When he was script editing, Read had helped steer the programme away from the Gothic horror tastes of Hinchcliffe and Holmes - especially the Universal and Hammer movie version of Gothic. Read and Williams looked to literature for inspiration. Underworld had been based on the Jason and the Argonauts myth, and in this story Read adapts the legend of Theseus and the Minotaur.
The Nimon is, naturally, the Minotaur. Soldeed is Daedalus - architect of the Labyrinth (the Power Complex). Seth is Theseus who would become king of Athens (Aneth). Teka's name derives from Attica. Skonnos is Knossos. Crinoth is Corinth.
As with the preceding story, there is a good tale trying to be told. Most of the problems with The Horns of Nimon are superficial. The design of the monsters is laughable. The crew at the time believed that the bull heads were going to be helmets - but proved to be the final version of the creatures. There are some dreadful performances - especially Graham Crowden's OTT Soldeed. Future Blue Peter presenter Janet Ellis (Teka) is no actor. The humour is embarrassing at times (the sound effects when the TARDIS goes wrong a prime example). Then there is the Co-Pilot's infamous split trousers (see image above).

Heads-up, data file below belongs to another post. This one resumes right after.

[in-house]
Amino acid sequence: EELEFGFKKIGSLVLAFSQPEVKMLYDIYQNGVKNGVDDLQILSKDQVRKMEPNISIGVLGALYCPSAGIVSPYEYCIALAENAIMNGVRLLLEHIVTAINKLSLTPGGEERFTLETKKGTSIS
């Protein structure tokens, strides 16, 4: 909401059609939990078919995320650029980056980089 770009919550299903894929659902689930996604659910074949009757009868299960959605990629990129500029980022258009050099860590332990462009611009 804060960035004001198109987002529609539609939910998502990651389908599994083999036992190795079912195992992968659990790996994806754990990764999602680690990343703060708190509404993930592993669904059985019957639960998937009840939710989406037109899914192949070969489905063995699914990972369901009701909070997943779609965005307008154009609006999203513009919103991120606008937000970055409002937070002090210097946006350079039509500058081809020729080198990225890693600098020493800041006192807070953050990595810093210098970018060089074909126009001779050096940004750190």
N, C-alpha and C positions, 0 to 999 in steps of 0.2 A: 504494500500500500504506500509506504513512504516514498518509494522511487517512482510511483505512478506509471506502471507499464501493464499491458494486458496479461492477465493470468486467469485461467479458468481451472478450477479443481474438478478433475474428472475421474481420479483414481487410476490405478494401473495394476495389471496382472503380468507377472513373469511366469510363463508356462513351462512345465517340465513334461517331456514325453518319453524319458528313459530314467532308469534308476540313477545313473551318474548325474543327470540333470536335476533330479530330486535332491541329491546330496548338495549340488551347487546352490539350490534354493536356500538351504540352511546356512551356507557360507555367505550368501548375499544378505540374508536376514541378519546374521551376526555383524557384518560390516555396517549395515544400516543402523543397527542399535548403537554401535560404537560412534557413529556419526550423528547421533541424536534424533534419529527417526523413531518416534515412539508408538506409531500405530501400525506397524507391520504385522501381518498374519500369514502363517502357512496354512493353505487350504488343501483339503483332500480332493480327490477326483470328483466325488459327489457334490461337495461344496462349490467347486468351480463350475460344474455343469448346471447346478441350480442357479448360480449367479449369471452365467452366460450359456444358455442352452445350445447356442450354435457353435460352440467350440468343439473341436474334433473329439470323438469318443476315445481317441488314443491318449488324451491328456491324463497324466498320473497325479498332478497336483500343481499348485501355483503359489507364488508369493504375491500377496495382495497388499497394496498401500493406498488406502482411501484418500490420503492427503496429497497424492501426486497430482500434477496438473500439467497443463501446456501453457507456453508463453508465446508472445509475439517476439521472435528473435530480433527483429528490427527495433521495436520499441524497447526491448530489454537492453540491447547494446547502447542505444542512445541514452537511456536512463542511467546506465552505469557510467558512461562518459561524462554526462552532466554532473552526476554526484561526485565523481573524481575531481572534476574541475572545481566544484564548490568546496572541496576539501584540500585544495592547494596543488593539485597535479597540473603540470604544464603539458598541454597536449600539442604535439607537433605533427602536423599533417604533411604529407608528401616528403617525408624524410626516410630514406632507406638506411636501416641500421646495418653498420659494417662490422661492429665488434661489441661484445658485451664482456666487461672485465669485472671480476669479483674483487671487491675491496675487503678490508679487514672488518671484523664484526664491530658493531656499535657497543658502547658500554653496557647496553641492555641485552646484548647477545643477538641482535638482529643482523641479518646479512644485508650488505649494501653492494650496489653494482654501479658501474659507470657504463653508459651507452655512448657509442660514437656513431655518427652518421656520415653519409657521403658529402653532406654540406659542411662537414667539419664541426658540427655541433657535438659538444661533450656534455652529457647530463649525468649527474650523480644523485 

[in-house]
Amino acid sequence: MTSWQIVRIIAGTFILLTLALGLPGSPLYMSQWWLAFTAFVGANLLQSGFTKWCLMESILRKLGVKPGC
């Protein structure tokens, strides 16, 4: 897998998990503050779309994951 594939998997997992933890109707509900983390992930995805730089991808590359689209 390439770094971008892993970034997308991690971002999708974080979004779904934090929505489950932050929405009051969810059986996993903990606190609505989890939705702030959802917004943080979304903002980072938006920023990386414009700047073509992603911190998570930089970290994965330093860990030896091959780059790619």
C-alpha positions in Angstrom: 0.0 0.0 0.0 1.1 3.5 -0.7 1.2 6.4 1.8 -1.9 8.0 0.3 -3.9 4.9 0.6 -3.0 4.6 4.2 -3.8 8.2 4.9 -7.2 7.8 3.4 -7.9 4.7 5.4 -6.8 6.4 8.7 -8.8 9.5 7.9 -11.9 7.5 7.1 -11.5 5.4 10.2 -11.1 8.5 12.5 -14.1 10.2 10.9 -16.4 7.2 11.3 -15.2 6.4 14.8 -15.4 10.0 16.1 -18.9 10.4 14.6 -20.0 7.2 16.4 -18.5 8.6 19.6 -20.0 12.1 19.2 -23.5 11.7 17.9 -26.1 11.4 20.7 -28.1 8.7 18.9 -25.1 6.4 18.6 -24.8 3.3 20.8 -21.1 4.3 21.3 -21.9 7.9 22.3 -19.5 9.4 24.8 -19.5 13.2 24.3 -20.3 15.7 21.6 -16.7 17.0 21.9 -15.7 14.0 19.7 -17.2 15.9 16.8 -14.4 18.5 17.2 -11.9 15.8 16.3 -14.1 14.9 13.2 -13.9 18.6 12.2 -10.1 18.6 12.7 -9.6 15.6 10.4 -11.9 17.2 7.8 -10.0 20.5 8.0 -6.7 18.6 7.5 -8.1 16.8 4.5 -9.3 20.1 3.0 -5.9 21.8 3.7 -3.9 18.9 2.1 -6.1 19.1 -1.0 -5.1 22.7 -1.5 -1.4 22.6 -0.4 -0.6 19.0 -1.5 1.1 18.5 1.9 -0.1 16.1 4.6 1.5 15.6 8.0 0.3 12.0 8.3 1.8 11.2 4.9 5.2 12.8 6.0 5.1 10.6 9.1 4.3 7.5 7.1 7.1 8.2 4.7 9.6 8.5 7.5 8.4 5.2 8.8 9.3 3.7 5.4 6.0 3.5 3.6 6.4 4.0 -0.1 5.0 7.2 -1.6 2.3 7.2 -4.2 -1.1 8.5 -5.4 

The Co-Pilot is played by the normally reliable Malcolm Terris. Best performance comes from John Bailey (The Sensorites and Evil of the Daleks). He plays Sezom. There is a good performance from Simon Gipps-Kent as Seth.
Episode endings are:
- The defenceless TARDIS is in the path of an approaching asteroid...
- The Co-Pilot is killed by the Nimon, who then turns its attention to Romana and the Anethans...
- Soldeed destroys the controls which the Doctor was about to operate. Wherever she is, he cannot bring Romana back...
- The Doctor tells Romana about he time he helped Theseus on Crete, then resumes the TARDIS repairs.
Overall, don't blame Anthony Read too much for this. It's the production values and guest performances that let this down so badly. Its broadcast over the Christmas period have always brought the word "pantomime" to mind. In the recent DWM 50th Anniversary poll, this did not rest at the bottom of the Tom Baker stories, but it was third least popular at number 223 out of 241. You hate Meglos and that other Greek myth inspired story Underworld even more.